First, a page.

Thereafter two trade name certificates were filed in the County Clerk's office, one of which lists Frank Naples, Frank Naples, Jr. and James Naples as trading as Frank Naples & Sons, and the other lists the same persons as trading as Globe Trucking Co. The partnership, using both names, operated a single business from the one office.
Frank Naples, Sr. testified that originally the partnership had intended to use the family name and operate thereunder. It was ascertained however that the registration of the equipment could not be changed because of the financing. In addition, Globe Trucking Co. was an established name in the business and had considerable good will attached to it. These were the reasons why the partnership used both names.
The business had separate bank accounts for each name and, while it kept a single set of books, the entries under each name were kept separate. At the end of the month, however, the accounts were combined and posted as one balance in the general ledger. Defendant's accountant who testified to the foregoing from the partnership records also explained that all payroll records of the business were kept under the name Globe Trucking Co., that no employees were carried on the books as employees of Frank Naples & Sons, and that all employees, including plaintiff, were paid by check drawn on the Globe Trucking Co. bank account. It was shown that plaintiff received W-2 withholding tax statements, listing the amount of his wages and stating
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that his employer was Globe Trucking Co. Social Security records and State Unemployment Compensation records were made out the same way. The partnership has always filed a single federal income tax return under the name Globe Trucking Co., which return included the entire business operations under both names.
At the conclusion of the defendant's case the trial judge, on defendant's motion, ruled "that fair-minded men of ordinary reason and judgment could not honestly differ with the conclusion based on all the evidence that the partnership was a single partnership entity lawfully using two business names and that said defendant was, in fact, the employer of the plaintiff at the time this accident happened." The court then applied the statutory rule that an injured employee whose employment is subject to the Workmen's Compensation Act may not sue his employer in tort for his injuries, but is limited to the remedy provided under the Workmen's Compensation Act. R.S. 34:15-8; Young v. Sterling Leather Works , 91 N.J.L. 289 (E. & A. 1917). Plaintiff's suit was thereupon dismissed.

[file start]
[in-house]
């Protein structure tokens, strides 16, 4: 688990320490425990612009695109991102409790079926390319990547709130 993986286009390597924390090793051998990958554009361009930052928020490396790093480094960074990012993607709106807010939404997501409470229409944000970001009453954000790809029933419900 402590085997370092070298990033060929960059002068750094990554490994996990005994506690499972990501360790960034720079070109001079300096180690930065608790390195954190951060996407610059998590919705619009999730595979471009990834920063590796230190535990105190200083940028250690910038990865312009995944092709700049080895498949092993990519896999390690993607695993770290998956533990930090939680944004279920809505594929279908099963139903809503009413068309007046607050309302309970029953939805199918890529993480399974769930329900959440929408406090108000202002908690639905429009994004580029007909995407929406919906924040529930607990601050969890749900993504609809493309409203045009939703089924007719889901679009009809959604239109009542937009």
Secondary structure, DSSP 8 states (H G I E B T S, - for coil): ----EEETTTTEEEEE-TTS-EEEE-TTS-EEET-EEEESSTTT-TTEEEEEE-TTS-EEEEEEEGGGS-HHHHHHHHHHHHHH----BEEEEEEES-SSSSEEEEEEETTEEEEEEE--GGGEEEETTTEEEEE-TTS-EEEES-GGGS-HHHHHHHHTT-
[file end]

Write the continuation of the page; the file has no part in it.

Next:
On this appeal it is the contention of plaintiff that whether or not Globe Trucking Co. was plaintiff's employer was a question of fact which should have been submitted to the jury. We do not agree. The evidence clearly establishes that Frank Naples & Sons and Globe Trucking Co. are names used by a single partnership consisting of Frank Naples, Sr., Frank Naples, Jr., and James Naples, which partnership was plaintiff's employer. There was no proof to the contrary, so that there was nothing to submit to the jury. The deposition of Frank Naples, Sr. does not state, as plaintiff contends, that Antoinette Naples, the wife and mother respectively of the partners, was a member of Globe Trucking Co. Estoppel is not involved here since plaintiff does not assert that he was prejudiced or misled in any way by the partnership's use of two business names.
We find it unnecessary to decide whether or not plaintiff would have had a cause of action, even if he had established
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that in fact there were two separate partnerships, each partnership having the same persons as members thereof. Mazzuchelli v. Silberberg , 29 N.J. 15 (1959).